Just as the lines of diverse music genres have continued to outgrow preconceived labeling, the world of non-traditional sports, generically coined “extreme games,” is experiencing its own maturity, gaining a greater acceptance for being respected athletes, serious professionals and individual artists. What was once referred to as a hobby for rebellious teenagers with a thirst for adrenaline, has developed into major corporate interests, media-conglomerates, well-organized events and high stakes earning potentials for both athletes and sponsors. Just this summer, the Hard Rock Casino in Las Vegas held host to the largest purse in the history of skateboarding, with the Boost Mobile Pro offering a total of $250,000 in prize money, and first place earnings of $40,000 in both Street and Vert. Yet despite the general household consensus, that half-pipe money didn’t go to Tony Hawk, but to his fellow team skater, Bucky Lasek.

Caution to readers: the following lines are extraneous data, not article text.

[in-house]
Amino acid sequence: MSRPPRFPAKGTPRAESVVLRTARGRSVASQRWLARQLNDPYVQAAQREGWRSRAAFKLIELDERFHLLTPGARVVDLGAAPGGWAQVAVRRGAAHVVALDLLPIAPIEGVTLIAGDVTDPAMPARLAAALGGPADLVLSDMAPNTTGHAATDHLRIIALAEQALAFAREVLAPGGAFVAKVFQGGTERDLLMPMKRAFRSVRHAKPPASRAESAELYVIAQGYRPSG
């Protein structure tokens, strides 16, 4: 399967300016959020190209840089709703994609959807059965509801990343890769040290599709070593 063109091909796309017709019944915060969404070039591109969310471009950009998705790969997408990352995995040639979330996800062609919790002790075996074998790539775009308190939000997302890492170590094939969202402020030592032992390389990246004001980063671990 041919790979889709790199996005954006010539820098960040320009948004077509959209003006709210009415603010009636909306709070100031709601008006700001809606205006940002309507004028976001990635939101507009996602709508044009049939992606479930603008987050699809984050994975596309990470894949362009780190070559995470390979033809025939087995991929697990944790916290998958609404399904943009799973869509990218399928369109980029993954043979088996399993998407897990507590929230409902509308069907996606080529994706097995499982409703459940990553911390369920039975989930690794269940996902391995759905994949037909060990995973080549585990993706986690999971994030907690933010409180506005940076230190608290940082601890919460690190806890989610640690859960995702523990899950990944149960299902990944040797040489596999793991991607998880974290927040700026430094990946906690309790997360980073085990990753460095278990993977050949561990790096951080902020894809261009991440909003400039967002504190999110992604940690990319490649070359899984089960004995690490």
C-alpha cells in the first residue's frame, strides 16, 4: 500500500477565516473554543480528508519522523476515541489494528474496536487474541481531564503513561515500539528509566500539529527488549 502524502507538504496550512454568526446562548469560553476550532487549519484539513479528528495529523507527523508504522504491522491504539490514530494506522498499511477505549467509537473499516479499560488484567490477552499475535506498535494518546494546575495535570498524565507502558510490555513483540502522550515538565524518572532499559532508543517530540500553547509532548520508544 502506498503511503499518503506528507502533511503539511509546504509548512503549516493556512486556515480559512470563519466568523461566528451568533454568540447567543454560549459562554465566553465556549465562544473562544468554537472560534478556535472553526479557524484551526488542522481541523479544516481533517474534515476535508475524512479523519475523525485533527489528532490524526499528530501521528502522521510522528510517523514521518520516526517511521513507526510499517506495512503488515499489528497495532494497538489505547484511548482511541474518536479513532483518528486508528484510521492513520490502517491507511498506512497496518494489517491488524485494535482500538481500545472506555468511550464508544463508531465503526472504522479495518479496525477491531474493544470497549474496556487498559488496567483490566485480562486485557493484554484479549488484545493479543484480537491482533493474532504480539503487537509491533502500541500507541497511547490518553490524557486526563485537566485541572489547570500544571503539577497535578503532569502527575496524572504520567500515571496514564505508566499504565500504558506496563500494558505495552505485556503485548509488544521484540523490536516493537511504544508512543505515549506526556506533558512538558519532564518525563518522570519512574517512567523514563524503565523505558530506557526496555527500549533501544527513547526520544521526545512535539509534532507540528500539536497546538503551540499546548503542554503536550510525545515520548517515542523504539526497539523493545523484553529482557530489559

And Bucky didn’t stop there. Following the competition, he went on to win two more gold medals at the X Games and another at the Gravity Games, earning him over $50,000 more. Not such a bad summer for a name relatively unknown outside the skate community. And though Hawk may not be atop the leader board, his most recent endeavor, The Boom Boom HuckJam tour assures that all athletes involved secure a well-deserved paycheck. Sure it’s a competition, but like their fellow athletes filling arenas and stadiums each season in those other sports, Hawk is seeing to it that his colleagues are paid to entertain the crowds. It may not be Kobe money, but if the past few competitions continue to grow, it just may get there.